High levels of genetic recombination during nasopharyngeal carriage and biofilm formation in Streptococcus pneumoniae

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High levels of genetic recombination during nasopharyngeal carriage and biofilm formation in Streptococcus pneumoniae. / Marks, Laura R; Reddinger, Ryan M; Hakansson, Anders P.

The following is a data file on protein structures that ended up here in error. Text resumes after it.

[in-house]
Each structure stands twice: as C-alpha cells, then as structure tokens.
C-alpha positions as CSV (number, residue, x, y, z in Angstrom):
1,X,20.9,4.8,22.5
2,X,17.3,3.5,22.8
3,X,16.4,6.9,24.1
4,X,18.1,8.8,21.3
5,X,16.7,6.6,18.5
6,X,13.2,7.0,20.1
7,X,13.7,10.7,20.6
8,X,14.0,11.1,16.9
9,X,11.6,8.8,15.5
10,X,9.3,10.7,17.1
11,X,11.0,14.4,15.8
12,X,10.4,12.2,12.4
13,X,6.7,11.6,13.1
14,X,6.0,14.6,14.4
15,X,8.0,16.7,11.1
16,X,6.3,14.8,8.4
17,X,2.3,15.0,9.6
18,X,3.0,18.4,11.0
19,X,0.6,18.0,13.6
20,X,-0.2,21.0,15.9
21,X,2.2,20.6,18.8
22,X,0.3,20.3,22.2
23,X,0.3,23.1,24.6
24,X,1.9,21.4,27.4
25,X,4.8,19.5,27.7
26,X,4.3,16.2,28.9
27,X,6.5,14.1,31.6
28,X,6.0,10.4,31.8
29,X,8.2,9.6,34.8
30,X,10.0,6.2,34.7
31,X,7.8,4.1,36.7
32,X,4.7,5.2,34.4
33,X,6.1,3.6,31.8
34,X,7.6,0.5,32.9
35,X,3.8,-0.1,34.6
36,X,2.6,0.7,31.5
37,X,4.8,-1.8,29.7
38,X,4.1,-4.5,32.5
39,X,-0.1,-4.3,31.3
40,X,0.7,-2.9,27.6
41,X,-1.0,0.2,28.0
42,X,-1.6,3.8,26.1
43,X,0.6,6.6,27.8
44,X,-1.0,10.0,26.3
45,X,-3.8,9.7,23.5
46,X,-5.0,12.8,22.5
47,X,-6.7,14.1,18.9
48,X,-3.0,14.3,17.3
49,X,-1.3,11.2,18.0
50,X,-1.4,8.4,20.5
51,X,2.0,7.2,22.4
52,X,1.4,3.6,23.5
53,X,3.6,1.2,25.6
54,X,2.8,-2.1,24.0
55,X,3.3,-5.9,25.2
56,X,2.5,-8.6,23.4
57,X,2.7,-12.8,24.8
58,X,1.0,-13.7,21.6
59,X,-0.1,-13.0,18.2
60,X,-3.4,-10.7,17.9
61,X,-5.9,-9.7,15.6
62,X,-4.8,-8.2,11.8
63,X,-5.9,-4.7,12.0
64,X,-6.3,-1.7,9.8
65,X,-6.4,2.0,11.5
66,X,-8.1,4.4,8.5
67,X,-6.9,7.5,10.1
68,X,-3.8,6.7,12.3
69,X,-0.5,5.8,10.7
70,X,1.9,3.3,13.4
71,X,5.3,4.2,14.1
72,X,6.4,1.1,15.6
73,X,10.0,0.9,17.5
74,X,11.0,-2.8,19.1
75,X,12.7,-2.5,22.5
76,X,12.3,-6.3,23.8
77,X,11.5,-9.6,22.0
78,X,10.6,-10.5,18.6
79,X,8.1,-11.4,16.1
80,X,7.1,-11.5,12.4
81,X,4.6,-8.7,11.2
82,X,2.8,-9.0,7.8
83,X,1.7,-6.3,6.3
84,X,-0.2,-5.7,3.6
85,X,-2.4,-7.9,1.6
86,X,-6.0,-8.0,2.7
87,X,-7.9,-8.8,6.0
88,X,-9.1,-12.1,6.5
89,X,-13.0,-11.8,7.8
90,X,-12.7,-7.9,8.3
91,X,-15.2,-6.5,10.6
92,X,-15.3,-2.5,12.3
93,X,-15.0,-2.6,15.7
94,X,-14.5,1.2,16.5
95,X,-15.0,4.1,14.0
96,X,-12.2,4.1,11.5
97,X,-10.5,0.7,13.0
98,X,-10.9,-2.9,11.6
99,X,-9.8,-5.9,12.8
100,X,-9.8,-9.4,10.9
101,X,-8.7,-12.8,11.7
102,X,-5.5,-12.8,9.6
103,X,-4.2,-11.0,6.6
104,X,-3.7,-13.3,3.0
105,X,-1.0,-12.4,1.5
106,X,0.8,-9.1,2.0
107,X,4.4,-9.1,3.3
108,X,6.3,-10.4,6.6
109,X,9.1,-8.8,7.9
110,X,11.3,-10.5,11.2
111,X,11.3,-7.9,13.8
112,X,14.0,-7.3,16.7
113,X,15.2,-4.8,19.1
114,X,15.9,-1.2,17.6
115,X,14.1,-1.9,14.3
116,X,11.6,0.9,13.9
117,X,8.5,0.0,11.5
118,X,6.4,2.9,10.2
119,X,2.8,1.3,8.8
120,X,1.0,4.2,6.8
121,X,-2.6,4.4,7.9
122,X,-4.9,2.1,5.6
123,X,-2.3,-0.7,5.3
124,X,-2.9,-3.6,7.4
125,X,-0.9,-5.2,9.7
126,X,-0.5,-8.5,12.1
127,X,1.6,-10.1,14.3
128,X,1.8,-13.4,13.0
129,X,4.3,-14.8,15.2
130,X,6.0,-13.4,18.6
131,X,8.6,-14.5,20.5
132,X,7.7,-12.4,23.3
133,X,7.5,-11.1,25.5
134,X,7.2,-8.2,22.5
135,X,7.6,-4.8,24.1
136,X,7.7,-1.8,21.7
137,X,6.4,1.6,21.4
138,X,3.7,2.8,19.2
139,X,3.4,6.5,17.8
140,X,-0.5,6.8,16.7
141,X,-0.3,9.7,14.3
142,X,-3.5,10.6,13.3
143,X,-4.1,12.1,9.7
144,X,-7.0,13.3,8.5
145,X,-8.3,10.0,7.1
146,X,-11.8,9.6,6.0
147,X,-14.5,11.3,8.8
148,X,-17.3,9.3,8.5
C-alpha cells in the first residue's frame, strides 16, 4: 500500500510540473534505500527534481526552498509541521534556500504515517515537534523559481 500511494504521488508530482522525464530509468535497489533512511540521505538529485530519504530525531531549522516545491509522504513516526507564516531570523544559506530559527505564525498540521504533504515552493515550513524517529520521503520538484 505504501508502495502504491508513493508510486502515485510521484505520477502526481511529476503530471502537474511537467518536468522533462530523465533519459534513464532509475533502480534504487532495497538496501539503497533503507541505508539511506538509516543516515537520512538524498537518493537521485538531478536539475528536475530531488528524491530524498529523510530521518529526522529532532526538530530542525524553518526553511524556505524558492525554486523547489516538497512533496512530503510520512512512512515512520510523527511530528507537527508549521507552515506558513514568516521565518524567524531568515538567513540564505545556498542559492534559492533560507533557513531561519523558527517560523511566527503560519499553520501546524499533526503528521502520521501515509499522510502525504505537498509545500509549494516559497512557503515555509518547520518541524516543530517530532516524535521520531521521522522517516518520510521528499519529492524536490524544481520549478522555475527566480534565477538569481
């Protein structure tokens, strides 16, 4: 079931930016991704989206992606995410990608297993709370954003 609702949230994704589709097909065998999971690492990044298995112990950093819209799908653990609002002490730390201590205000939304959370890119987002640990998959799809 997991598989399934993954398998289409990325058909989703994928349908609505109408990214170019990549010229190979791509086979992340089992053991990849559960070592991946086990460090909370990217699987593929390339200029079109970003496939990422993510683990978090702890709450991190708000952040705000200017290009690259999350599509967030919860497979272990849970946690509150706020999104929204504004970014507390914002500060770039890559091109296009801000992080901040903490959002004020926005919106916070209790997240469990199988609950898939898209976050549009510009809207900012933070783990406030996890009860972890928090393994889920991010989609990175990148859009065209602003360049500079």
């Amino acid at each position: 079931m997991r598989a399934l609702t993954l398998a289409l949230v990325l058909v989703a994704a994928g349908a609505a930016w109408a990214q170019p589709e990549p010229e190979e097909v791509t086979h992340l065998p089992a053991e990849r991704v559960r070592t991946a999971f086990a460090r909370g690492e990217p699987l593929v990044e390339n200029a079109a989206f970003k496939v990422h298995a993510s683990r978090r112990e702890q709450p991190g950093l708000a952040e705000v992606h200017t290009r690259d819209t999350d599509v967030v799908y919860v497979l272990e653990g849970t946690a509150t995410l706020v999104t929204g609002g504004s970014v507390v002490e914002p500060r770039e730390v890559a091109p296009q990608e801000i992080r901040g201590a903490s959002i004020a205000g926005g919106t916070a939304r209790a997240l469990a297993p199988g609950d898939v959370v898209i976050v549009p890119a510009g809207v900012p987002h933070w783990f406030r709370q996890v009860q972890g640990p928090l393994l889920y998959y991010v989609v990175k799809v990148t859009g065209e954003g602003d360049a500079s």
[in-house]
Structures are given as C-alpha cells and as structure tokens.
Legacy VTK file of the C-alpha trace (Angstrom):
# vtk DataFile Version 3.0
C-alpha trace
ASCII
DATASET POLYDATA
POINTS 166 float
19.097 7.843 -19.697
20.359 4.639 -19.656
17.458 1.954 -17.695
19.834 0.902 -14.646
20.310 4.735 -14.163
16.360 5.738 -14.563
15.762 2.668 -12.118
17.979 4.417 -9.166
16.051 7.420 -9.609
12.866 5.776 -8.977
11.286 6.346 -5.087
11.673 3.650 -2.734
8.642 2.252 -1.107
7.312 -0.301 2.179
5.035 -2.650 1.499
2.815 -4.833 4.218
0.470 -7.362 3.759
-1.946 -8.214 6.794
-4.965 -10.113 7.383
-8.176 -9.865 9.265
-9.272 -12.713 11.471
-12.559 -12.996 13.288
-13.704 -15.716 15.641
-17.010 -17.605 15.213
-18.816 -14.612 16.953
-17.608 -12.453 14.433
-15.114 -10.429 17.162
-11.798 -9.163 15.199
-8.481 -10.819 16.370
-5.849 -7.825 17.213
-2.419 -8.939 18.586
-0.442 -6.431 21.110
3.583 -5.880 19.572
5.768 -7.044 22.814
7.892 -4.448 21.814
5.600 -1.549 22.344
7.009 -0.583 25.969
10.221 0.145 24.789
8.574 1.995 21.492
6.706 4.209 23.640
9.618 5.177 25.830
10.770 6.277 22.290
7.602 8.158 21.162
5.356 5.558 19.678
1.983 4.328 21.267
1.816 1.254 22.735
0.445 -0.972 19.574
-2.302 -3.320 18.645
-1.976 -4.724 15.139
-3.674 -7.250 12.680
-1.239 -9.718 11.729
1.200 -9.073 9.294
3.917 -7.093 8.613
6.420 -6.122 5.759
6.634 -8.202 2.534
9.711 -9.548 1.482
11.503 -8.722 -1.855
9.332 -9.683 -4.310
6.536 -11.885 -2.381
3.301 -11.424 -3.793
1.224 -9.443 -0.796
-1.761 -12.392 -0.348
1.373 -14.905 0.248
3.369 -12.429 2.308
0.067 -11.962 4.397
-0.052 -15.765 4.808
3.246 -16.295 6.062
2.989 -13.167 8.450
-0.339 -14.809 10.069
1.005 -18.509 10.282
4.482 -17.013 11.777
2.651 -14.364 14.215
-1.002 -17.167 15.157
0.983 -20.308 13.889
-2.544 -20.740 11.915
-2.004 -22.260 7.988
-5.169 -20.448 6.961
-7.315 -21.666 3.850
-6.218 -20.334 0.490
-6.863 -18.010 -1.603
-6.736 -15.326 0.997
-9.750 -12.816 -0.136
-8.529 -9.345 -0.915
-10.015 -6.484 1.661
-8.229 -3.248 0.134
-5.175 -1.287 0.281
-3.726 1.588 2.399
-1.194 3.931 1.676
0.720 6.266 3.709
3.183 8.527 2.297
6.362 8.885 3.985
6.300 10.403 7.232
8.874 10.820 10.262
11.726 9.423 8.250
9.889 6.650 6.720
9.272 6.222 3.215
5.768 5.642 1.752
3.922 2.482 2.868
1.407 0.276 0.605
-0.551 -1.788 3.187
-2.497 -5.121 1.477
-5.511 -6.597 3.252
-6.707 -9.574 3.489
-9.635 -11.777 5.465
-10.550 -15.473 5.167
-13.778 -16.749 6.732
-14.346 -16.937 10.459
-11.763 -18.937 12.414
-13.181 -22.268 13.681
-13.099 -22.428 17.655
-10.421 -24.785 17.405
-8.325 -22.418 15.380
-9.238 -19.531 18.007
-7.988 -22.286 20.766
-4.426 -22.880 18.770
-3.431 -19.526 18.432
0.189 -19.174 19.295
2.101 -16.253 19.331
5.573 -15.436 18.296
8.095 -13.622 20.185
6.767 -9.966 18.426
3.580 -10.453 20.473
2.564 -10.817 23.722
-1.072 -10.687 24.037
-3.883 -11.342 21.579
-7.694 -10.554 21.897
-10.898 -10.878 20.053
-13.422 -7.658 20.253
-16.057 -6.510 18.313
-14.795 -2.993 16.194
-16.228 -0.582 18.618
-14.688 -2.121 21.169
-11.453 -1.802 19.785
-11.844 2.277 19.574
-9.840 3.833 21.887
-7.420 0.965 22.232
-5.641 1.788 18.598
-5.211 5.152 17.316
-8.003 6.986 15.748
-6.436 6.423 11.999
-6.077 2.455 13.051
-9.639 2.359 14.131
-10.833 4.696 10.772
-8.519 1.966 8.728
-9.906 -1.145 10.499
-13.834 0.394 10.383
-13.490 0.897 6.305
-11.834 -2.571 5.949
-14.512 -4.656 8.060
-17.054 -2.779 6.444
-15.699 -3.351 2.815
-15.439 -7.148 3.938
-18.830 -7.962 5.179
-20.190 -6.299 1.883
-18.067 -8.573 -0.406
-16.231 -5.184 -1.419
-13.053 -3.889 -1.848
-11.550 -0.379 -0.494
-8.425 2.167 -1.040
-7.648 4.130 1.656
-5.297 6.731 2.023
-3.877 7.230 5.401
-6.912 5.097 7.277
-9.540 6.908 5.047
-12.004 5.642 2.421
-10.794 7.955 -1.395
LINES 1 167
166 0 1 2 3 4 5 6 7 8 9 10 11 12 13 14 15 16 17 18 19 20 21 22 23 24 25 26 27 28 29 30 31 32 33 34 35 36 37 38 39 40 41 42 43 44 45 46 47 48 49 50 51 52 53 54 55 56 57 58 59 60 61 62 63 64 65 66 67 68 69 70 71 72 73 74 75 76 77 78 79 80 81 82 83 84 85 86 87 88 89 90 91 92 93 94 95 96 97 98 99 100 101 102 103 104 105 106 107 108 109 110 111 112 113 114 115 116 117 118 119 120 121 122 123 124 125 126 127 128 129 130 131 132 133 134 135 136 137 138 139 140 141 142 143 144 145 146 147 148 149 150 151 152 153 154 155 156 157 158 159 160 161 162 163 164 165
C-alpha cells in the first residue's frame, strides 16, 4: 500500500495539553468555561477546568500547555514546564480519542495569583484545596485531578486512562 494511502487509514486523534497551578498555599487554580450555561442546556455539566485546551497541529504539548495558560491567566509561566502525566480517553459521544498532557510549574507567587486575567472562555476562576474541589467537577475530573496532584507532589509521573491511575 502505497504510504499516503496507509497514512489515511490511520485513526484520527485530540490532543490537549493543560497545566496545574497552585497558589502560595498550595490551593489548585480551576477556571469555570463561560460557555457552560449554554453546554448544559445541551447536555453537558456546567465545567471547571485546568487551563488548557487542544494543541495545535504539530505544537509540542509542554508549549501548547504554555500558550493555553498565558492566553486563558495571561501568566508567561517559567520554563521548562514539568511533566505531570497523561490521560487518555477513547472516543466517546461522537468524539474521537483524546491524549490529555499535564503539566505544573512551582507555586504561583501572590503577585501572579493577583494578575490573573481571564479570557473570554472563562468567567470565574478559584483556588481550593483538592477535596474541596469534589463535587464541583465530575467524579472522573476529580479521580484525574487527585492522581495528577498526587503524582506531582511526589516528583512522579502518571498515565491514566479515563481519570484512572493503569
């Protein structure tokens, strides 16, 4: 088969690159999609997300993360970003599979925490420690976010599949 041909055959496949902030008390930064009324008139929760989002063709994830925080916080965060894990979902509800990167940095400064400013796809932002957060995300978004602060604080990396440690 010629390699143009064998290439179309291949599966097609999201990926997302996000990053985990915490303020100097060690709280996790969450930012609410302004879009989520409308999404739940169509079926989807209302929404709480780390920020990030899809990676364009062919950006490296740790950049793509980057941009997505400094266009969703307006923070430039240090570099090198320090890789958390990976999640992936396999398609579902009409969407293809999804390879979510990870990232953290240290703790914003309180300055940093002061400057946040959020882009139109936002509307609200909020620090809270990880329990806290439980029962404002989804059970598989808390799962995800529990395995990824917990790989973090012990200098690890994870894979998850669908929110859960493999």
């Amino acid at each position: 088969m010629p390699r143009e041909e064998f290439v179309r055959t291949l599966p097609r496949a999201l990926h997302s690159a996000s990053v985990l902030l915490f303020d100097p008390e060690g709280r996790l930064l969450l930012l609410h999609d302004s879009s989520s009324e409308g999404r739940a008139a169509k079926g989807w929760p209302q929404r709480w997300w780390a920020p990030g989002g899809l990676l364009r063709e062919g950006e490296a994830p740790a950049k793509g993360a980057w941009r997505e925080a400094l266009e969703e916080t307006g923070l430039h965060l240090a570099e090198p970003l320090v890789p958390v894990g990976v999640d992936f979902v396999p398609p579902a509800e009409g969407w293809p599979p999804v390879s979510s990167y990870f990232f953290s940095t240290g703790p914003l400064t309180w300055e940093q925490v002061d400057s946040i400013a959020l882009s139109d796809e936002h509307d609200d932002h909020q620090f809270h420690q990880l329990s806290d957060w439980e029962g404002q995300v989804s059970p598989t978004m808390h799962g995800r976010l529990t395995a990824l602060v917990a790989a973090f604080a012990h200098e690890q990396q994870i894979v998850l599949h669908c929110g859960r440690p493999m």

In: mBio, Vol. 3, No. 5, 2012.

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TY - JOUR

T1 - High levels of genetic recombination during nasopharyngeal carriage and biofilm formation in Streptococcus pneumoniae

AU - Marks, Laura R

AU - Reddinger, Ryan M

AU - Hakansson, Anders P

PY - 2012

Y1 - 2012